St Mary

Seen from the lane it is a thatched brick building, whitewashed except for where the windows and doors are picked out in red brick.

About this church

In 1761, the main structure of the church was badly damaged by a lightning strike, as is graphically described in a letter to the Norwich Mercury dated 16th July.

The church appears to have been rebuilt almost immediately, the 1761 accounts detailing the purchase of 4000 bricks and 1100 tiles. Parts of the ruined structure were incorporated into the new building which, with a few exceptions, is that which survives today.

Although sometimes referred to as Syseland or Sizeland (the latter a whim of William Hobson Senior, rector of the parish between 1819 and 1864, who changed the spelling in 1827) the name Sisland is recorded in documents dating back to the Domesday Book of 1086. Mention is made of the parish having a church within neighbouring Mundham.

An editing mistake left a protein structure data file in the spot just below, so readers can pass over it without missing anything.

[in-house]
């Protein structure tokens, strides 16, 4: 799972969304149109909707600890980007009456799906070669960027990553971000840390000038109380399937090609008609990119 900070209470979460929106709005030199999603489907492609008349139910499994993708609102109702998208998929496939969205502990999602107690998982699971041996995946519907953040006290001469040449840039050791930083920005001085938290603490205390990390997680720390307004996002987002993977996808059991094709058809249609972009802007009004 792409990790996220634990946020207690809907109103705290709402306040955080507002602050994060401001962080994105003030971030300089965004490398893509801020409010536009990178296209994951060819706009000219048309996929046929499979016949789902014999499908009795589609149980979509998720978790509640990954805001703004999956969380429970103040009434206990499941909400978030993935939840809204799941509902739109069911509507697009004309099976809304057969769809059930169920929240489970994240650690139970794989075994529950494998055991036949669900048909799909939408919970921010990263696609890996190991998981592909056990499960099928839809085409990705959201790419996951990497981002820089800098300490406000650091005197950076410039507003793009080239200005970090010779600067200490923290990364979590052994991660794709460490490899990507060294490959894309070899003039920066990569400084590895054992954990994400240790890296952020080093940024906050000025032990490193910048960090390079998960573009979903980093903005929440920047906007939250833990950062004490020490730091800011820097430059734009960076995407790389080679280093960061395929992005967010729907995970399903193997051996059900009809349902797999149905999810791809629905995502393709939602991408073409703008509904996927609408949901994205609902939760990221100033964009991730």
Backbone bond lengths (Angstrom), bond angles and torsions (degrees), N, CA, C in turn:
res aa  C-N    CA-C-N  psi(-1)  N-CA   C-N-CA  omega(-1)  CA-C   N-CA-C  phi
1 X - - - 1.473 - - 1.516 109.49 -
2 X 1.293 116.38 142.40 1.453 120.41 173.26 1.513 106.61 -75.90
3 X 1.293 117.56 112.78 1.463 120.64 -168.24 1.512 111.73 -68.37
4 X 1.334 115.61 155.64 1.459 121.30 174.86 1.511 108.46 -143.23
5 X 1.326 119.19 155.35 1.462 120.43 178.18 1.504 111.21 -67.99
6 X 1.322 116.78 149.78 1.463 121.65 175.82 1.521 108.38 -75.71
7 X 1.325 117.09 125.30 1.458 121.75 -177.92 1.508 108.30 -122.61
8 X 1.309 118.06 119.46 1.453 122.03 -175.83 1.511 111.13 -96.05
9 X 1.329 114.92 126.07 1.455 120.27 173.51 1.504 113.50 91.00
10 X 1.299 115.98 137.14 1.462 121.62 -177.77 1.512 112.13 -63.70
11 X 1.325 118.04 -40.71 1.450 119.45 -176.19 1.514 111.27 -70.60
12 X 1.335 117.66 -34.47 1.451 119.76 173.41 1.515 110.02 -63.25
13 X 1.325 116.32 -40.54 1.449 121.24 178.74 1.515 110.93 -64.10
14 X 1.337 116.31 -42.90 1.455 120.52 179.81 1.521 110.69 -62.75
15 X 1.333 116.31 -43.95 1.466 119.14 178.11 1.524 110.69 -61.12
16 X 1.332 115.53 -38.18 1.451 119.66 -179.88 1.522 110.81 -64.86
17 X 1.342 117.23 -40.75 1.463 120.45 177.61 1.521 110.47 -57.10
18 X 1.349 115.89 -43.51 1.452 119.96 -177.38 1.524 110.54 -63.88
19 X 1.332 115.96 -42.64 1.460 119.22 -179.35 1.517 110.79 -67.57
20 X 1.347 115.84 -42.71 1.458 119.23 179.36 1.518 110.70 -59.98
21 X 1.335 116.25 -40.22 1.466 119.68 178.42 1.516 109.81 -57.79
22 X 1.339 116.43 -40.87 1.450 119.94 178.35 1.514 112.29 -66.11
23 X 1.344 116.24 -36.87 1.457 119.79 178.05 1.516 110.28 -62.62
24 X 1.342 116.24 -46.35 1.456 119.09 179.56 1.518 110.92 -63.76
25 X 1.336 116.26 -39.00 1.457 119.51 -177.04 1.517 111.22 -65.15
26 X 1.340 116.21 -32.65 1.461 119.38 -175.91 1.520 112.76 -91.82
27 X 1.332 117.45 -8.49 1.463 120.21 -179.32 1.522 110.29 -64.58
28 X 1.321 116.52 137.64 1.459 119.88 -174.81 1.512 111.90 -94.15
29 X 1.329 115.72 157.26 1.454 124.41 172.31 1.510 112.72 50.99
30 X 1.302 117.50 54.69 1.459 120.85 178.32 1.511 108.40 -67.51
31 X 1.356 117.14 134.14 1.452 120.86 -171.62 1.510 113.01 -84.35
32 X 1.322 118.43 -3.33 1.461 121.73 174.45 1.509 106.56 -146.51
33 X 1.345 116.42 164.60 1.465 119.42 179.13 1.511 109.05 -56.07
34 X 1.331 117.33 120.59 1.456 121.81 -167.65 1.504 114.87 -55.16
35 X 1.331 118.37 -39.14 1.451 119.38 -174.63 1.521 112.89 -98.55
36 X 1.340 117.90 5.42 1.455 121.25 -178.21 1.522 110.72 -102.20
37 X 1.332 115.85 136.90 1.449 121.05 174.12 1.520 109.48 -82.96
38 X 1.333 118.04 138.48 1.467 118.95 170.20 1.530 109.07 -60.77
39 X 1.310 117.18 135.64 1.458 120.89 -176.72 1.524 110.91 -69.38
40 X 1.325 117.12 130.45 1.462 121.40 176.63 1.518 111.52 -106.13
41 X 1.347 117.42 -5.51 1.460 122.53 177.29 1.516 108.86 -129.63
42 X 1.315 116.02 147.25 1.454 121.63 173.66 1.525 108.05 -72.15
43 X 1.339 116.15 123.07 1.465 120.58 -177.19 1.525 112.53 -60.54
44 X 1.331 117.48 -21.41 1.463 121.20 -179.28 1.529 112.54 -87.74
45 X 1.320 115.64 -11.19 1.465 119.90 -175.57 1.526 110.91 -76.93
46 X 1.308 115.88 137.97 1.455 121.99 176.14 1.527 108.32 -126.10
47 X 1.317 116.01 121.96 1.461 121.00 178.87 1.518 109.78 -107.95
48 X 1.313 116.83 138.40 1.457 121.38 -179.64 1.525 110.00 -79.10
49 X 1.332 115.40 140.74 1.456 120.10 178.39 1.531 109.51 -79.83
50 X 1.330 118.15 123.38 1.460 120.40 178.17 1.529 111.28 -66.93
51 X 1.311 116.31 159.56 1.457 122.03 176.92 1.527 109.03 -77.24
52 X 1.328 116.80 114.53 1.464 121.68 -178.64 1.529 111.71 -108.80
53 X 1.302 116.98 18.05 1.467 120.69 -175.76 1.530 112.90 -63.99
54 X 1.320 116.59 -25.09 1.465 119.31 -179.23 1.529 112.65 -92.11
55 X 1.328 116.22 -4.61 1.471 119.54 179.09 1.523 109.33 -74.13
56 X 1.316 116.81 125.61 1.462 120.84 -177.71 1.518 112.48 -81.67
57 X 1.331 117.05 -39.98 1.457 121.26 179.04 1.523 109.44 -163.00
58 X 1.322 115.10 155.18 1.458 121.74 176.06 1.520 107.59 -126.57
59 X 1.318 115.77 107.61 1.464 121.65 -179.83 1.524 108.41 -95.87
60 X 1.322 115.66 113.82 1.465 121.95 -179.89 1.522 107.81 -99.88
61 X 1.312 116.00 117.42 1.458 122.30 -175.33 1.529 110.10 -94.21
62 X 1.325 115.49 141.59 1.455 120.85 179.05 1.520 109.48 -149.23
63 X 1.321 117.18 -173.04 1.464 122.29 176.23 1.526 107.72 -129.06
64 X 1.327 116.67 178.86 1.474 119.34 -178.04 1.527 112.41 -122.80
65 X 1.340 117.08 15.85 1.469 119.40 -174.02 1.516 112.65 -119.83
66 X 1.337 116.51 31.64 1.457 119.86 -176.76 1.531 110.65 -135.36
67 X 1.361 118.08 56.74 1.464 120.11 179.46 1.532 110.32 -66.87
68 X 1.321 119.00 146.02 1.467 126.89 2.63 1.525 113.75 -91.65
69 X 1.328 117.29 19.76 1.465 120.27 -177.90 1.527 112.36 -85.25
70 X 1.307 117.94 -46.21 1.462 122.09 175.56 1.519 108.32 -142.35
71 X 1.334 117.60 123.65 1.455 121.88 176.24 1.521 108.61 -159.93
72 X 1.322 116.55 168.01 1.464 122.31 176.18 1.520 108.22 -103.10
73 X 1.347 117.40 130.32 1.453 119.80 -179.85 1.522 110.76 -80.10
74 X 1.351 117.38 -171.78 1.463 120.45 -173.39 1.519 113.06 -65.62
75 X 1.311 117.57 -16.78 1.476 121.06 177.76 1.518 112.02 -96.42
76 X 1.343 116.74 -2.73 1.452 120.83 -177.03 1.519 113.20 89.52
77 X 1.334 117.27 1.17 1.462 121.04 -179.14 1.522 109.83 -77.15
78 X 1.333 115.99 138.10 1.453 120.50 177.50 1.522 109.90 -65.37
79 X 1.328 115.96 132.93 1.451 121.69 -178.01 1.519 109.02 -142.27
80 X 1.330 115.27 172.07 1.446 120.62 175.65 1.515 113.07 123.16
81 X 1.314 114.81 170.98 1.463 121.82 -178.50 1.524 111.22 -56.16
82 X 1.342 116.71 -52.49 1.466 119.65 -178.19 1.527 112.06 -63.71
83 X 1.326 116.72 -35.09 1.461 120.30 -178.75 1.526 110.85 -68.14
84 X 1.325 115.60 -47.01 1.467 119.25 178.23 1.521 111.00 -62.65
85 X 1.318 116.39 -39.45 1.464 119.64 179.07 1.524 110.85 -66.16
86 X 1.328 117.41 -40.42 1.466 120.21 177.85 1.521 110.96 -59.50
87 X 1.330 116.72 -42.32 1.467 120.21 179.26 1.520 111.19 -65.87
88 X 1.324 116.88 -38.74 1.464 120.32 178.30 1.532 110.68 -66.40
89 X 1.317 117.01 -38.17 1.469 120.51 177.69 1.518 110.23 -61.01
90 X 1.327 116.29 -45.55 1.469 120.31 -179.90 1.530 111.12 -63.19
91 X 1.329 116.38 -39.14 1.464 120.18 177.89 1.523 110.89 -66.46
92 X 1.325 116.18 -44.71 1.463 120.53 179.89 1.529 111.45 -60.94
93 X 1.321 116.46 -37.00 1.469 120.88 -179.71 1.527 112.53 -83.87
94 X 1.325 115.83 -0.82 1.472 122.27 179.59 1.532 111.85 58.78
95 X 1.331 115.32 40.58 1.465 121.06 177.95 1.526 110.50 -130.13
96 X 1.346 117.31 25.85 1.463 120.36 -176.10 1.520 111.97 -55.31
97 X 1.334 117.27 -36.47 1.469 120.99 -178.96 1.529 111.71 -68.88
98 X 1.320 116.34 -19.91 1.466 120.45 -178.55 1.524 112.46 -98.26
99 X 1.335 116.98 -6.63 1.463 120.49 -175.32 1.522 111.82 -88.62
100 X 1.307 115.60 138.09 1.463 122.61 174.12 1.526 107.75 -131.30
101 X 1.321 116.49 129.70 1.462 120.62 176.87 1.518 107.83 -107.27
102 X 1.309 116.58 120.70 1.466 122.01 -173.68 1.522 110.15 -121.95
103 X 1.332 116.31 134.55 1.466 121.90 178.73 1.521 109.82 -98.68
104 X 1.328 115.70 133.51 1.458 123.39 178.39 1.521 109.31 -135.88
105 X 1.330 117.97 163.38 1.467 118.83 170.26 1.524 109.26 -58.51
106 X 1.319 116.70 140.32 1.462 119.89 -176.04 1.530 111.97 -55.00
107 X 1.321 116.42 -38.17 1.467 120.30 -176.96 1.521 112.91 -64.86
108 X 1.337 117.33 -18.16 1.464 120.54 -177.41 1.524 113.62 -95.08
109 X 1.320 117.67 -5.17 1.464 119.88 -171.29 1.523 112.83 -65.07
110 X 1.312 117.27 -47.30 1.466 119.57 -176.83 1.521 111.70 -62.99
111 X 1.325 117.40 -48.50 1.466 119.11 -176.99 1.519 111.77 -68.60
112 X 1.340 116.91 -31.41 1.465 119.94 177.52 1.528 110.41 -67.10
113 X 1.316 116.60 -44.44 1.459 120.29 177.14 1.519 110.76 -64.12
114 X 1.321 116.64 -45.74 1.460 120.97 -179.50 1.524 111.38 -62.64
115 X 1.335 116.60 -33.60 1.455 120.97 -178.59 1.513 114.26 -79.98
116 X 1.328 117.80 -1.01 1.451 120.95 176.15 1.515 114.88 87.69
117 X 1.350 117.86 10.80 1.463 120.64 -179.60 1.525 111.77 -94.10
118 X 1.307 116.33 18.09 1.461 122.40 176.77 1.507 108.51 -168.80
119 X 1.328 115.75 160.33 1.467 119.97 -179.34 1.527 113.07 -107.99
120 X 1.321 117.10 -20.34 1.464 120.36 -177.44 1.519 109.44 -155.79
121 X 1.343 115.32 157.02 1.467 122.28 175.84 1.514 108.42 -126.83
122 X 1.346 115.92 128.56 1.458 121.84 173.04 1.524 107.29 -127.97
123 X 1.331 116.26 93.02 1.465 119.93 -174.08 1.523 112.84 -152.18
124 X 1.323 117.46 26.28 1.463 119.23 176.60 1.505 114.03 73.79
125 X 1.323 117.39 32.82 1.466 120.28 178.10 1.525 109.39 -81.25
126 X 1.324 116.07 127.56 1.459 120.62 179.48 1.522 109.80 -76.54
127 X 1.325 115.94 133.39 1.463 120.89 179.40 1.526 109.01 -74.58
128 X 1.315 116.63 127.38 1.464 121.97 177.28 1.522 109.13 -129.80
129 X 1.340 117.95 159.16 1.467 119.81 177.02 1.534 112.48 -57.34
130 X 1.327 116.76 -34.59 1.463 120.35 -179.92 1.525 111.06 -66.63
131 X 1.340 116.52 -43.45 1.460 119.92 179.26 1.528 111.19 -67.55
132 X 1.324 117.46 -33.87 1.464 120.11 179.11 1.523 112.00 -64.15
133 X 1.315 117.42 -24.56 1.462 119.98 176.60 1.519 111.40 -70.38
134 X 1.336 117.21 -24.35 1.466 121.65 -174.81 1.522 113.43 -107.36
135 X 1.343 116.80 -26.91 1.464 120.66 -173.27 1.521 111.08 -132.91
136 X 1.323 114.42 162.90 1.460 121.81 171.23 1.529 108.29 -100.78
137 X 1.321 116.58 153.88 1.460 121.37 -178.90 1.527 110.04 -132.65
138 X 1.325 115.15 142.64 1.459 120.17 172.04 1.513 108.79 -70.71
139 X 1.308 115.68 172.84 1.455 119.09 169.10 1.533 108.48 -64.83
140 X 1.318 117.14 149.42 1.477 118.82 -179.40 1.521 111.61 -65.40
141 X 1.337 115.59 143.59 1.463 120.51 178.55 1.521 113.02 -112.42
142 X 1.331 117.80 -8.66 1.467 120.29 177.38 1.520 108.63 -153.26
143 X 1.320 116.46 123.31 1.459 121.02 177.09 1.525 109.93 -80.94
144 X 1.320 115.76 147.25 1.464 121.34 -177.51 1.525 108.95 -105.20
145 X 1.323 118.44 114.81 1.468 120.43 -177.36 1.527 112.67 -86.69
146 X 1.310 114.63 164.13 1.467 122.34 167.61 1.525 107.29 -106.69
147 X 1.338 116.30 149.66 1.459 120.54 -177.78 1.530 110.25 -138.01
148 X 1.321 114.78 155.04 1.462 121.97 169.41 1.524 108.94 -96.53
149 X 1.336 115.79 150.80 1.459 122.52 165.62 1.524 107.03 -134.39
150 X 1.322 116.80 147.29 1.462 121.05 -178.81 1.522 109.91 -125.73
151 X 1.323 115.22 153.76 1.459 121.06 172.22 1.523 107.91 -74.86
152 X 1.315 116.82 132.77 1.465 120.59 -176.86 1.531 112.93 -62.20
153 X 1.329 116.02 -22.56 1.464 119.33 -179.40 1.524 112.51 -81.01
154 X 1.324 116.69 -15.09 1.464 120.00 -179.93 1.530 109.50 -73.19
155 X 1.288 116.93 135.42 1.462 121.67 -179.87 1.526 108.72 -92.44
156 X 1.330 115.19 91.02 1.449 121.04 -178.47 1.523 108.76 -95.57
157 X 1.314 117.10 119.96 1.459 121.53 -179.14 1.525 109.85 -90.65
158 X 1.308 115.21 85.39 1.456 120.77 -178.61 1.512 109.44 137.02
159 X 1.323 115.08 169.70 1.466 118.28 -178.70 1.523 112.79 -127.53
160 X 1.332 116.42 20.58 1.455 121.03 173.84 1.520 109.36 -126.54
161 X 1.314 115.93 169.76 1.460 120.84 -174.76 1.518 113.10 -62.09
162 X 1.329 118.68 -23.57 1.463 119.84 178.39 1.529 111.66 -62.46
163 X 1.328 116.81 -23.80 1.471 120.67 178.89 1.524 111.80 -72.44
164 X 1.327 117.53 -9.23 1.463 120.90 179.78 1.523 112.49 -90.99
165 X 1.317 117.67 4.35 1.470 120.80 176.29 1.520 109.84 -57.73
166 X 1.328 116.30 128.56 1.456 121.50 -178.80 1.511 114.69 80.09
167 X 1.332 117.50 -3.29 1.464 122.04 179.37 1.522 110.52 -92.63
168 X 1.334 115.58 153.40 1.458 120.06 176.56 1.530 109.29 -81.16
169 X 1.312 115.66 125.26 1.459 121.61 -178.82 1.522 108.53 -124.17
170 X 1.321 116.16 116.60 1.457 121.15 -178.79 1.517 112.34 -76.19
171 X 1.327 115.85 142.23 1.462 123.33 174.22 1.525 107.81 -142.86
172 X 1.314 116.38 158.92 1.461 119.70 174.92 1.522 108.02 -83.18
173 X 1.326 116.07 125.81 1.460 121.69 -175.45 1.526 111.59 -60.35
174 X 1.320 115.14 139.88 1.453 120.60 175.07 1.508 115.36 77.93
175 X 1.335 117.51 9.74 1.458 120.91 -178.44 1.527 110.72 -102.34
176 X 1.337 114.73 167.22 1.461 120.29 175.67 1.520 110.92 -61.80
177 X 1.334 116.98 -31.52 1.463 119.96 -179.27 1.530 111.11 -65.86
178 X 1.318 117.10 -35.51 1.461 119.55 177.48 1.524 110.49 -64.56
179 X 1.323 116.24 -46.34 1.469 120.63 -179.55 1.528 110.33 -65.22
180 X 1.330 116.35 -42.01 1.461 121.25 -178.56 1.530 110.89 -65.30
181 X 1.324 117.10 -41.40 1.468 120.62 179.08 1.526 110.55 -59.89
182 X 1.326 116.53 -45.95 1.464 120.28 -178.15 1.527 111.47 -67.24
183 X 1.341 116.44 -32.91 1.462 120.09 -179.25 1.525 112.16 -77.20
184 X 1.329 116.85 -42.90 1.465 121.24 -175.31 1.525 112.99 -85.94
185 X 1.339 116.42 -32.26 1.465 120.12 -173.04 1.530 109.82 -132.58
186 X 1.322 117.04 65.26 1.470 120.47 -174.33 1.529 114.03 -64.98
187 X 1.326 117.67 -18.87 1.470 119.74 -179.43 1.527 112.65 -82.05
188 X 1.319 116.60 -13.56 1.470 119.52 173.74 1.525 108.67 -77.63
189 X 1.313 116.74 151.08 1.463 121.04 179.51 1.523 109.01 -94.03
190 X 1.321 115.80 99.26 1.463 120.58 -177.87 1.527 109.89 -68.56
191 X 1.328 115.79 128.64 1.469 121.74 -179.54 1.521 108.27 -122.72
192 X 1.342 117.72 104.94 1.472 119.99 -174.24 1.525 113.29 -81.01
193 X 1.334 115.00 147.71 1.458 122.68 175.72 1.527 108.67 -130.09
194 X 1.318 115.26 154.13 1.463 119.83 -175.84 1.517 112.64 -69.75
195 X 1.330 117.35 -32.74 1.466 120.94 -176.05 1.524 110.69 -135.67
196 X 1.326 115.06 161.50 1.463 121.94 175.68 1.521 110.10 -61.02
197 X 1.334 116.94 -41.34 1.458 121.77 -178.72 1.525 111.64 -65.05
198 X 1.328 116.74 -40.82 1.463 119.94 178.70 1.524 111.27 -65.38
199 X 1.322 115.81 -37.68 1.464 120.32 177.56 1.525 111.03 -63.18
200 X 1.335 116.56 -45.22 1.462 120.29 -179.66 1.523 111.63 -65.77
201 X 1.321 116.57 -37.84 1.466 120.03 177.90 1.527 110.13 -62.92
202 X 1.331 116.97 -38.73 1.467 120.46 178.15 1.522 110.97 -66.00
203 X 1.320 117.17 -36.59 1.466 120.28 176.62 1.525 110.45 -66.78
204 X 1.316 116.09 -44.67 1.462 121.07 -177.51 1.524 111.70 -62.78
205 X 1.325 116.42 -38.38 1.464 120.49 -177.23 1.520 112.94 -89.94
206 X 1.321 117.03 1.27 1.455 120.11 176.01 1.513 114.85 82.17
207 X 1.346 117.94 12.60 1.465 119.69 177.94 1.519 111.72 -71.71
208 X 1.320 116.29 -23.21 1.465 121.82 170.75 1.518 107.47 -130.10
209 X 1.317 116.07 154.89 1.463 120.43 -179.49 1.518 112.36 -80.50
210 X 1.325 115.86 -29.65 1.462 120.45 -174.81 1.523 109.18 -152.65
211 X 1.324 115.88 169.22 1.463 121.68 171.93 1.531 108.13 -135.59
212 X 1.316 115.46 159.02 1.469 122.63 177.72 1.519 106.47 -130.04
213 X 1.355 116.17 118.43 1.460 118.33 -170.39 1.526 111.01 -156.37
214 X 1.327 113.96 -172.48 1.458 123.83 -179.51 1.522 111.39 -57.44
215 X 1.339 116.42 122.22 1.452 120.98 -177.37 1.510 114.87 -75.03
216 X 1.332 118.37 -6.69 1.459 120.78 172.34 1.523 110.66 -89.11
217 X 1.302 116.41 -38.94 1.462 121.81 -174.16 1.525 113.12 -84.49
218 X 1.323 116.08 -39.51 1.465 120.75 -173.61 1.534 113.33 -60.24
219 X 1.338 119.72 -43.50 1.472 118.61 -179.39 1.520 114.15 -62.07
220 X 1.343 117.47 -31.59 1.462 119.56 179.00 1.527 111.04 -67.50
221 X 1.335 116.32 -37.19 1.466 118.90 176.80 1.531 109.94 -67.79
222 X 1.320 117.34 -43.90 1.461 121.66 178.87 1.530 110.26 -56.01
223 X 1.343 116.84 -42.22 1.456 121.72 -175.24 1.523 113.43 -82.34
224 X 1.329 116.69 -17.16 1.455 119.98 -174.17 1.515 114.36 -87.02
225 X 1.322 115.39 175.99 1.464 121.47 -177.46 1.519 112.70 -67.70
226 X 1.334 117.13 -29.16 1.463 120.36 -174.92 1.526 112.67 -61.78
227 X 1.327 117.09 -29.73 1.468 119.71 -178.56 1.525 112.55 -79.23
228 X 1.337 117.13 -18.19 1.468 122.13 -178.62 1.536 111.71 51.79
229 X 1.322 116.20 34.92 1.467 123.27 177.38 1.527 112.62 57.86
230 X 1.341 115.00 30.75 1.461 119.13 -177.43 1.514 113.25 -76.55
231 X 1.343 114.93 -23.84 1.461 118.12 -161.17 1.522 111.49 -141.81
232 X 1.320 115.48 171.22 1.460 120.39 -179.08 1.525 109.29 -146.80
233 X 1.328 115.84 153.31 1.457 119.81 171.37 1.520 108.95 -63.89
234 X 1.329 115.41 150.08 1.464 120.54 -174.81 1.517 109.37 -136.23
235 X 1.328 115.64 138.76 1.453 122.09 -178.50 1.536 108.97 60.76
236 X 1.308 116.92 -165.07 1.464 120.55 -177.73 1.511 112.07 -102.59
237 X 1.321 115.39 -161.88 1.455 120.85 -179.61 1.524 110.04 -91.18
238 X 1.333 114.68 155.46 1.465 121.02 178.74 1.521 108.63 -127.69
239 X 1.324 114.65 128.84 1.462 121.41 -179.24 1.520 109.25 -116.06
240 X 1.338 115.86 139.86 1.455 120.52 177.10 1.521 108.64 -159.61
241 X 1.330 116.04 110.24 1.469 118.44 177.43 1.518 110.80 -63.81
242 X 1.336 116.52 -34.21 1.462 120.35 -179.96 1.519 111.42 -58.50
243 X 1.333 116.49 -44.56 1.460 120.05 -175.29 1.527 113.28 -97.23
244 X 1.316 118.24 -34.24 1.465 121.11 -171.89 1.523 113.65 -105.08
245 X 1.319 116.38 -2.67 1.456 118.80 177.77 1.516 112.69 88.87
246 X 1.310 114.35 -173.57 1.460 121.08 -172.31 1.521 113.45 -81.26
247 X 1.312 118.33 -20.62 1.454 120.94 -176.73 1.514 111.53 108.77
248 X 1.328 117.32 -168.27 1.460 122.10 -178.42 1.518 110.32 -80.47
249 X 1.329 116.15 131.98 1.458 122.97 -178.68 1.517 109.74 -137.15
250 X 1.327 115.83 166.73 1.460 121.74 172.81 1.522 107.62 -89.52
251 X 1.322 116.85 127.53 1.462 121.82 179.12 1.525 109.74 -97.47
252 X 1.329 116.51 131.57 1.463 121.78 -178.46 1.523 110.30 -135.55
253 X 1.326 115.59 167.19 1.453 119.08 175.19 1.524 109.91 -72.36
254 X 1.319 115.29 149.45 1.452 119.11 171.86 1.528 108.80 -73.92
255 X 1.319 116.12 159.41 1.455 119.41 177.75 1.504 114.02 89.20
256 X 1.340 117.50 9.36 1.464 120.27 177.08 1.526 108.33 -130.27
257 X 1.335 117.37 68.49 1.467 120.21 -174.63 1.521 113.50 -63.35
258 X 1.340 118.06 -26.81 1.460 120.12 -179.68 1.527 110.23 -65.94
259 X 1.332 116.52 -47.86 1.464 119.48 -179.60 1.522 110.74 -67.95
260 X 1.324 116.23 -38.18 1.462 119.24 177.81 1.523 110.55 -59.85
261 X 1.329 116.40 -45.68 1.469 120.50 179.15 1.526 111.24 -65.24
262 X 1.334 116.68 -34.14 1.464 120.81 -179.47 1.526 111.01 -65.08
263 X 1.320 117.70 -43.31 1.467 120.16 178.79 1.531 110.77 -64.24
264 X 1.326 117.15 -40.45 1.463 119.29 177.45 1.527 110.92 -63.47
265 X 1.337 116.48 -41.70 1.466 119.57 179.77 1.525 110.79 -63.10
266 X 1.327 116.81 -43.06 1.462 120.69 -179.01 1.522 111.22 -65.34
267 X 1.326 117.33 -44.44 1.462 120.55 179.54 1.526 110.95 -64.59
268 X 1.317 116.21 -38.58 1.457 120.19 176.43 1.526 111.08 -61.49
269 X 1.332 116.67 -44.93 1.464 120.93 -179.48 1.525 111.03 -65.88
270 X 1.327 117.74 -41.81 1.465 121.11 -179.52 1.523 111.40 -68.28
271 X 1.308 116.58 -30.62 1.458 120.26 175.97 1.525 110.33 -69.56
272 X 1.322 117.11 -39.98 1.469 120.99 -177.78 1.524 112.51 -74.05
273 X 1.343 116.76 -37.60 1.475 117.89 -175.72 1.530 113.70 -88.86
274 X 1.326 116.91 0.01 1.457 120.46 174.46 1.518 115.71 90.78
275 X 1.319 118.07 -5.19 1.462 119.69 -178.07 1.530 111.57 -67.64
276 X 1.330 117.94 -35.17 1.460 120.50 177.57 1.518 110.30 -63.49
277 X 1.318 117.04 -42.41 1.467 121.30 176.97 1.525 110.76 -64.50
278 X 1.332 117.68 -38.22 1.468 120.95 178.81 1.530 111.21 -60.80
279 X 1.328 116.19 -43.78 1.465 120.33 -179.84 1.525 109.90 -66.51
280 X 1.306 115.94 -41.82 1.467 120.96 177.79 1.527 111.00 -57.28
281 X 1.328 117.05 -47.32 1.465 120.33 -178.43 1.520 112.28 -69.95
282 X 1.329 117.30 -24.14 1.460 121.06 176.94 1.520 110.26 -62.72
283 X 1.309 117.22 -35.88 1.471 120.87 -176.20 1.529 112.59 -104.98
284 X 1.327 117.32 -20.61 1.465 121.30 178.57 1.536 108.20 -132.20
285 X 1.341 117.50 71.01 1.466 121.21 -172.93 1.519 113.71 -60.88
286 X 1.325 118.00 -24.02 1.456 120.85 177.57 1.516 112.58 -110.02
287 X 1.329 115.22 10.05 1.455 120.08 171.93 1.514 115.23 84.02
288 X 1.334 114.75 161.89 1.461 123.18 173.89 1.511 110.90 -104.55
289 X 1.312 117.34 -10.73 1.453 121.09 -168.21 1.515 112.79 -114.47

Although nothing is known of this church, the ruins of an early chapel dedicated to St Ethelbert are known close to the boundary of the two parishes. The list of rectors dates back to the 13th century, starting in 1276 with Alexander.

Key Features

  • Captivating architecture
  • Enchanting atmosphere
  • Fascinating churchyard
  • Wildlife haven

Visitors information

  • Level access to the main areas
  • On street parking at church
  • Parking within 250m
  • Accessible toilets nearby
  • Dog friendly
  • Walkers & cyclists welcome
  • Space to secure your bike

Other nearby churches

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Holy Trinity

Loddon is a large village on the River Chet, and its church is a handsome building in a big churchyard just off the High Street.

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St Andrew

St Andrew’s church lies on the edge of Wickhampton Marshes. With parking for about six cars and disabled toilet facilities (planned for late 2018) it is an ideal spot for ramblers and bird watchers, as it gives access to a network of public footpaths. Within the church (which is open during daylight hours) are a series of medieval wall paintings of national importance.

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